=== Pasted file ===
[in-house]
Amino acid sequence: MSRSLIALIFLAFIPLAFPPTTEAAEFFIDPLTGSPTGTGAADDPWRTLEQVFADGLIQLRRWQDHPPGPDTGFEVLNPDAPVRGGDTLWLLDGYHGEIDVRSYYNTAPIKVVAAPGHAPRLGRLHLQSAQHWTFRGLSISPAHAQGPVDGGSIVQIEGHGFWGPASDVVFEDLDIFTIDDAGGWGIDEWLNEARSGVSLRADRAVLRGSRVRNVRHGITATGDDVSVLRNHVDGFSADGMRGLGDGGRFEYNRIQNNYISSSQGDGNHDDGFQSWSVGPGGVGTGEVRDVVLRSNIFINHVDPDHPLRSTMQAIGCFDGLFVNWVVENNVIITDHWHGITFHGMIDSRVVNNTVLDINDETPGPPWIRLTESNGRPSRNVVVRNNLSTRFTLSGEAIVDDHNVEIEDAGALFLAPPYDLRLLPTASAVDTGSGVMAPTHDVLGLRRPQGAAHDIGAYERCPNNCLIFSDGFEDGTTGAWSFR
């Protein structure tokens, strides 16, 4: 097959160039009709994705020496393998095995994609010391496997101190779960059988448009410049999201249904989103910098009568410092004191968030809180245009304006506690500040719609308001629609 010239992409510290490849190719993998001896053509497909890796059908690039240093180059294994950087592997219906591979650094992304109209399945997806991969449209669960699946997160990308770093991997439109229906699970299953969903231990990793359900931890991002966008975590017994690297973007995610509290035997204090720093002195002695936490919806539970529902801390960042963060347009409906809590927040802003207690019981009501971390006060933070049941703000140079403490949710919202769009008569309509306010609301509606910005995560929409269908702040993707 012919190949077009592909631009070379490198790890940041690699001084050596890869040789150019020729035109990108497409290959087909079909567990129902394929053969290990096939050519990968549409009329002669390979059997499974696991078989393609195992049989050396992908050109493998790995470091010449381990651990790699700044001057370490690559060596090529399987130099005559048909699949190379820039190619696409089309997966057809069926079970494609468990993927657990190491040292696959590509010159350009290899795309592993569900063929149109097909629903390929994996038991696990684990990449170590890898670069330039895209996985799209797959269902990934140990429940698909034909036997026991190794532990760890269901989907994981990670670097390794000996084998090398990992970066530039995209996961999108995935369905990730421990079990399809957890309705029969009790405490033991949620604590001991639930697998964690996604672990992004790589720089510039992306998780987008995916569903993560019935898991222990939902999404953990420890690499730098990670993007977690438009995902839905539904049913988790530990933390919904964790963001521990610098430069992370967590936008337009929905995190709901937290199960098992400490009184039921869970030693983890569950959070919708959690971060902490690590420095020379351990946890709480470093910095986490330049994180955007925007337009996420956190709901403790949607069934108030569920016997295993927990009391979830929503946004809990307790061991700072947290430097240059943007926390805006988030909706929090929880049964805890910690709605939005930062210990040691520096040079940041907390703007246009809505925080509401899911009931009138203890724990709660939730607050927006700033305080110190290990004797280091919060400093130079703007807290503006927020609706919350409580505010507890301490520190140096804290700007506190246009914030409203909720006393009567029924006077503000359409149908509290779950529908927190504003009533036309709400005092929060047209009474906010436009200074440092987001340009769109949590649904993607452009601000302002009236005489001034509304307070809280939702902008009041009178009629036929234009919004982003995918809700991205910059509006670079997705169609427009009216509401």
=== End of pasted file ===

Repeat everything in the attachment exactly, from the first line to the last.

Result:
[in-house]
Amino acid sequence: MSRSLIALIFLAFIPLAFPPTTEAAEFFIDPLTGSPTGTGAADDPWRTLEQVFADGLIQLRRWQDHPPGPDTGFEVLNPDAPVRGGDTLWLLDGYHGEIDVRSYYNTAPIKVVAAPGHAPRLGRLHLQSAQHWTFRGLSISPAHAQGPVDGGSIVQIEGHGFWGPASDVVFEDLDIFTIDDAGGWGIDEWLNEARSGVSLRADRAVLRGSRVRNVRHGITATGDDVSVLRNHVDGFSADGMRGLGDGGRFEYNRIQNNYISSSQGDGNHDDGFQSWSVGPGGVGTGEVRDVVLRSNIFINHVDPDHPLRSTMQAIGCFDGLFVNWVVENNVIITDHWHGITFHGMIDSRVVNNTVLDINDETPGPPWIRLTESNGRPSRNVVVRNNLSTRFTLSGEAIVDDHNVEIEDAGALFLAPPYDLRLLPTASAVDTGSGVMAPTHDVLGLRRPQGAAHDIGAYERCPNNCLIFSDGFEDGTTGAWSFR
């Protein structure tokens, strides 16, 4: 097959160039009709994705020496393998095995994609010391496997101190779960059988448009410049999201249904989103910098009568410092004191968030809180245009304006506690500040719609308001629609 010239992409510290490849190719993998001896053509497909890796059908690039240093180059294994950087592997219906591979650094992304109209399945997806991969449209669960699946997160990308770093991997439109229906699970299953969903231990990793359900931890991002966008975590017994690297973007995610509290035997204090720093002195002695936490919806539970529902801390960042963060347009409906809590927040802003207690019981009501971390006060933070049941703000140079403490949710919202769009008569309509306010609301509606910005995560929409269908702040993707 012919190949077009592909631009070379490198790890940041690699001084050596890869040789150019020729035109990108497409290959087909079909567990129902394929053969290990096939050519990968549409009329002669390979059997499974696991078989393609195992049989050396992908050109493998790995470091010449381990651990790699700044001057370490690559060596090529399987130099005559048909699949190379820039190619696409089309997966057809069926079970494609468990993927657990190491040292696959590509010159350009290899795309592993569900063929149109097909629903390929994996038991696990684990990449170590890898670069330039895209996985799209797959269902990934140990429940698909034909036997026991190794532990760890269901989907994981990670670097390794000996084998090398990992970066530039995209996961999108995935369905990730421990079990399809957890309705029969009790405490033991949620604590001991639930697998964690996604672990992004790589720089510039992306998780987008995916569903993560019935898991222990939902999404953990420890690499730098990670993007977690438009995902839905539904049913988790530990933390919904964790963001521990610098430069992370967590936008337009929905995190709901937290199960098992400490009184039921869970030693983890569950959070919708959690971060902490690590420095020379351990946890709480470093910095986490330049994180955007925007337009996420956190709901403790949607069934108030569920016997295993927990009391979830929503946004809990307790061991700072947290430097240059943007926390805006988030909706929090929880049964805890910690709605939005930062210990040691520096040079940041907390703007246009809505925080509401899911009931009138203890724990709660939730607050927006700033305080110190290990004797280091919060400093130079703007807290503006927020609706919350409580505010507890301490520190140096804290700007506190246009914030409203909720006393009567029924006077503000359409149908509290779950529908927190504003009533036309709400005092929060047209009474906010436009200074440092987001340009769109949590649904993607452009601000302002009236005489001034509304307070809280939702902008009041009178009629036929234009919004982003995918809700991205910059509006670079997705169609427009009216509401």